A word to the wise: Don’t try to be the little spoon while sleeping on a couch. You’ll fall off, for one, and wake up with a cramp in your neck, for two. And most likely, when you wake up alone on the floor with your father staring down at your shirtless body sprinkled with the detritus from an overturned bowl of popcorn, you’ll be grounded.
“Sebastian slept over?”
“Um . . .” I sit up when Dad asks this, looking around. Without even looking in a mirror, I can tell my hair is standing straight up. I pull a sharp kernel of popcorn away from where it is dangerously close to my nipple. “I don’t actually know. I think he’s gone.”
“Kind of like your shirt?”
It’s hard to take his gruff tone seriously when he’s wearing the Cookie Monster pajama pants Hailey got him for Chrismukkah two years ago.
“You’re running late,” he says, and turns. I catch a glimpse of a grin. “Get dressed and eat something.”
I grab a bowl of cereal and sprint straight to my bedroom. I have a lot to write down.
• • •
Sebastian doesn’t answer the chicken/popcorn/beach landscape emoji text I send him just before school starts, and he isn’t in the Seminar this afternoon. I send his private e-mail a short note when I get home.
Hey, it’s me. Just checking in. Everything okay? I’m around tonight if you want to stop by. —Tann
He doesn’t answer.
I try to ignore the familiar sinking ache that takes residence in my stomach, but at dinner, I’m not hungry. Mom and Dad exchange worried looks when they ask if I’ve talked to Sebastian today and I answer in a grunt. Hailey even offers to do the dishes.
I send our old standby—the mountain emoji—the next day, and get nothing in return.
At lunch, I call him. It goes straight to voice mail.
From there, my texts to him pop up in a green bubble, as though his iMessage has been turned off.
• • •
It’s been four days since he was here, and I heard from him, an e-mail.
I’m so sorry if I miscommunicated anything to you about my feelings, or my identity. I hope my lack of clarity hasn’t brought you too much pain.
I wish you nothing but the best in your upcoming adventures at UCLA.
I don’t even know what to say or think after I finish reading it. Obviously, I read it about ten times, because the first nine times, I can’t believe that I’m reading it right.
I go to my folder, the one with the letters from him. I read different phrases, totally blown away by the distance and formality in the e-mail.
Is it weird that I want to spend every second together?
Sometimes it’s hard to not stare at you in class. I think if people saw me looking at you for even a second, they would know.
I can still feel your kiss on my neck.
But no, he miscommunicated his feelings.
• • •
I send my official acceptance letter to UCLA, but my hand shakes when I sign the acknowledgment that my acceptance is dependent on my grades this term. The plan is for me to move August 7. Orientation is August 24. I text Sebastian and tell him, but he doesn’t answer.
I counted today: In the past six days, I’ve sent him twenty emoji texts. Is that crazy? It feels like nothing compared to how many real ones, with words, I’ve started and deleted. I have Auddy and Mom and Dad ready to listen anytime I need them. Manny and I had lunch, and it was quiet, but actually pretty easy just to hang in silence. Even Hailey is being sweet.
But I just want to talk to him.
• • •
My book is due tomorrow, and I have no idea what I’m supposed to do. Sebastian shows up in chapter two. Fujita told me I need to turn in at least a hundred pages to get a grade, but he knows I have more. If I gave him even the first hundred, he would get right to the part where Sebastian told me he’s attracted to guys. He would get to where we kiss.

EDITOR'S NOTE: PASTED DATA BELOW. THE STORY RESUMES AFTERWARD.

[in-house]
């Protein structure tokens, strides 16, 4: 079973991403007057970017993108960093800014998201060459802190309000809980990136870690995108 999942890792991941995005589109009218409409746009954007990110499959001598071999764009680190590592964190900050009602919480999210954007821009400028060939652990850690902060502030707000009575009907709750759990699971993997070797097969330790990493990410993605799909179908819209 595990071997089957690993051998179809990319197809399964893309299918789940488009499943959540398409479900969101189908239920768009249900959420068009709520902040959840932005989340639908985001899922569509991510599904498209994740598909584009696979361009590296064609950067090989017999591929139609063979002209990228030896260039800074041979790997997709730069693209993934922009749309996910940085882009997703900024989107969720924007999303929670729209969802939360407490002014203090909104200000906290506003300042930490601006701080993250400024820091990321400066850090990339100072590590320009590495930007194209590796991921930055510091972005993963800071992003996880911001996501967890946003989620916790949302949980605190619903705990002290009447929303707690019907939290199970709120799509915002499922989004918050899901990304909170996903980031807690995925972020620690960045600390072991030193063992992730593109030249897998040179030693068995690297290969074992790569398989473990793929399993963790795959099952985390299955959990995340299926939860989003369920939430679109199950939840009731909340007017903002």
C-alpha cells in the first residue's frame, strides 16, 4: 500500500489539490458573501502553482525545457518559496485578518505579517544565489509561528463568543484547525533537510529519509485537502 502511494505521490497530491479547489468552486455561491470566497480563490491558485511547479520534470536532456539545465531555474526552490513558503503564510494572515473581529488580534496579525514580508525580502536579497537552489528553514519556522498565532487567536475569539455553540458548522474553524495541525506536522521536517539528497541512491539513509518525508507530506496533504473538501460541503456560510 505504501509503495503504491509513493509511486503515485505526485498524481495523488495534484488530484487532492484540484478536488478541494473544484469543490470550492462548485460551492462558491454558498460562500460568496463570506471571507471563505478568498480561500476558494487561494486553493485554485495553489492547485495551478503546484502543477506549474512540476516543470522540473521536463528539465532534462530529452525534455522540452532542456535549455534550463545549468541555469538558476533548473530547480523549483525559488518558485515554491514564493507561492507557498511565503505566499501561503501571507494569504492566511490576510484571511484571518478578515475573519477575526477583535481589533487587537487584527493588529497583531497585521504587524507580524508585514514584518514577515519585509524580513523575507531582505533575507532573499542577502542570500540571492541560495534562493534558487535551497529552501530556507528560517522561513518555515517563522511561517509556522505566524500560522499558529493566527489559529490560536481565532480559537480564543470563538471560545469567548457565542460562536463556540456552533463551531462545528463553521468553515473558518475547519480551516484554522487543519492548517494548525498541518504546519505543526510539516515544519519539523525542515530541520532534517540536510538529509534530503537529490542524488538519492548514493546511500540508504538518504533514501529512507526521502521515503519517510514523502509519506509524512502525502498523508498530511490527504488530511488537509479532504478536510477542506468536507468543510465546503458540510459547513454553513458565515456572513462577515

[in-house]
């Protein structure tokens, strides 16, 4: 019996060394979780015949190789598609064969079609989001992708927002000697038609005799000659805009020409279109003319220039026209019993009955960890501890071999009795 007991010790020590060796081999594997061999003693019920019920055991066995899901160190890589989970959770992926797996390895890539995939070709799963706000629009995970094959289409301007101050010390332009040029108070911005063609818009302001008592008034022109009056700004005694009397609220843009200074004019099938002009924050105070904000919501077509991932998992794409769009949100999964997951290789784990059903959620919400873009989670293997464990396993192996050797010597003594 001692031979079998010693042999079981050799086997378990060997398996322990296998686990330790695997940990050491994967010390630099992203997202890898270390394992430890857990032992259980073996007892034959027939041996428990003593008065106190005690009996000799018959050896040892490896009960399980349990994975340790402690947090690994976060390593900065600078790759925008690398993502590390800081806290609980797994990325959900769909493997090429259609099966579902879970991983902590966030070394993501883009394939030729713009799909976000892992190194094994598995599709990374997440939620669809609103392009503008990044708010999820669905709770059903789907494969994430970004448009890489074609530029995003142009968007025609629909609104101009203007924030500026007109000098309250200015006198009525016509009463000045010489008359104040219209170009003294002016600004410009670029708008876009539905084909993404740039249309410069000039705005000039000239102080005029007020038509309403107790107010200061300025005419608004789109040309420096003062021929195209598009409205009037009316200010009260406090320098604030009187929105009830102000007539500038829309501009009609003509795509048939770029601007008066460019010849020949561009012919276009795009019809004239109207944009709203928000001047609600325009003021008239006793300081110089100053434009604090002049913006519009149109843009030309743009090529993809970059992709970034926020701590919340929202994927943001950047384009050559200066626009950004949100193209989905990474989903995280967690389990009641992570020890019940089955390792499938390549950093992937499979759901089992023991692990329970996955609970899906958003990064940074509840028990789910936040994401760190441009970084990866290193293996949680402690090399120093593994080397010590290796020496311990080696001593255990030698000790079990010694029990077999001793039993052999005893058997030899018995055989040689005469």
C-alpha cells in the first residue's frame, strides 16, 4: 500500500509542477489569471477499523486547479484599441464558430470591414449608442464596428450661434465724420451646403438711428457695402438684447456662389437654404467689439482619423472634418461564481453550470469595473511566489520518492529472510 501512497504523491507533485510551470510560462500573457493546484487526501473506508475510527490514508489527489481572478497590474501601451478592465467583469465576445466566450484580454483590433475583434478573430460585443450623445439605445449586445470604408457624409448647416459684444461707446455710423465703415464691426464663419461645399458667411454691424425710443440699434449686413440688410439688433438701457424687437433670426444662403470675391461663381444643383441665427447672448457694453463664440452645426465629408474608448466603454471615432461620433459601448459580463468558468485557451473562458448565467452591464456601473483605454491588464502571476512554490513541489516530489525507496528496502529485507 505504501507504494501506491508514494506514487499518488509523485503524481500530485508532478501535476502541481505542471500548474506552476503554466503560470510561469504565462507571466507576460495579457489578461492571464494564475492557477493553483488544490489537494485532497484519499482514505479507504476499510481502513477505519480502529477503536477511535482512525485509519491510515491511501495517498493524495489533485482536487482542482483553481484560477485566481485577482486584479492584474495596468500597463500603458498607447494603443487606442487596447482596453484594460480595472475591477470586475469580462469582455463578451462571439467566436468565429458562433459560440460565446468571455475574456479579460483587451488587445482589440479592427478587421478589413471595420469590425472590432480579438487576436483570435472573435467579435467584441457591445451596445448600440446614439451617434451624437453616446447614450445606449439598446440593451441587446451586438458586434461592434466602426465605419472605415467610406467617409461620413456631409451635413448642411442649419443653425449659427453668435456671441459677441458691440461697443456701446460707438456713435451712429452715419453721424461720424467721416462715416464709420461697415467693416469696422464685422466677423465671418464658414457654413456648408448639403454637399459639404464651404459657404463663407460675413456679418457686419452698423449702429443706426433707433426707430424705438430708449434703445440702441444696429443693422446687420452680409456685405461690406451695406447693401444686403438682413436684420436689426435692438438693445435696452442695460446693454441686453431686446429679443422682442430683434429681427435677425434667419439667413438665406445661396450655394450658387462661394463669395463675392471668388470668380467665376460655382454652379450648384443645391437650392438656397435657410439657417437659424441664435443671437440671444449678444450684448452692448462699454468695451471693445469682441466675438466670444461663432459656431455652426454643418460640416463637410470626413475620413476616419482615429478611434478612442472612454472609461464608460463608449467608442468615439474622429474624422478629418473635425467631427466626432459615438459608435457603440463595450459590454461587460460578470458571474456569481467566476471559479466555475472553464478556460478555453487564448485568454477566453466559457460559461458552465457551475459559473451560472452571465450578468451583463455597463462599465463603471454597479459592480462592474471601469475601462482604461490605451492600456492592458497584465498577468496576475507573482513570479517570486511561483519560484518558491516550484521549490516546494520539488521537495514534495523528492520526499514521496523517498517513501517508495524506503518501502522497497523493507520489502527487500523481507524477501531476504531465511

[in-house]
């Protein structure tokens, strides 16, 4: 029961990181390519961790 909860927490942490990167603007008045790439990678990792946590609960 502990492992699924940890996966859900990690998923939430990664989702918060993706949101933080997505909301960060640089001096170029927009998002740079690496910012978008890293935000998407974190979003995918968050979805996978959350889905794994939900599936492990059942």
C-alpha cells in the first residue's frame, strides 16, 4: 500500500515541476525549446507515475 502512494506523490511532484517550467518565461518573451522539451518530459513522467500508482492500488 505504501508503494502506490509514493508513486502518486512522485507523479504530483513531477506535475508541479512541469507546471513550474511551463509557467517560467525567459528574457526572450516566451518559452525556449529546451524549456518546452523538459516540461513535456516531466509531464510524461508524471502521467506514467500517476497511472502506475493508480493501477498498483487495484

The funny thing is, if you’ve watched me for more than two minutes in that class, it wouldn’t matter what changes I make. I could move it to an alternate universe on a planet called SkyTron-1, rename him Steve and myself Bucky, and give us both superpowers, and it would still be obvious what this book is about. I can’t hide anything when he’s in the room, and my heart is on every page, regardless of the details.
If I get a D in this class—what I’d get if I didn’t turn in the final book or only gave Fujita twenty pages—I would still graduate, but would lose my honors ranking. I think UCLA would still take me. I think.
I realize the end of this book sucks, and I’m barely trying to make it anything worthwhile, but this is the end I have. What kind of idiot was I to start a book about writing a book and just assume the ending would be happy? That’s my framework—happy endings, easy life. But I guess it’s better that I learn this lesson now instead of later, down the road, when I’m not living at home and the world isn’t so kind.
I have been a lucky asshole, one with no idea how the world really works.
• • •
I stand outside Fujita’s office. He’s in with a student—Julie, I think—who is crying and probably stressed about turning in her book, but I feel oddly numb. No, that’s not entirely true. I feel relieved, like both of my looming fears—the fear of Sebastian ending things again, the fear of having to deal with the book—have come to pass and at least I don’t have to worry about either of them anymore.
When it’s my turn, I walk inside. Fujita looks at the laptop in my hands.
“You didn’t print me a copy?”
He stares at me, puzzling this out.
“I don’t have anything I can turn in.”
There’s something almost electric about hearing a teacher say “Bullshit.”
“I don’t.” I shift on my feet, uncomfortable with the intensity of his attention. “I wrote something, but I can’t turn it in. I can’t even give you a hundred pages.”
Even that I can’t explain. I look past him, at his messy desk.
“What do you expect me to do?” he asks quietly.
“Sit down,” he says. “Take five minutes and think this through. Have you lost your mind?”
Yes, I have. What other explanation could there be?
So my laptop is open on my lap, and I’m typing words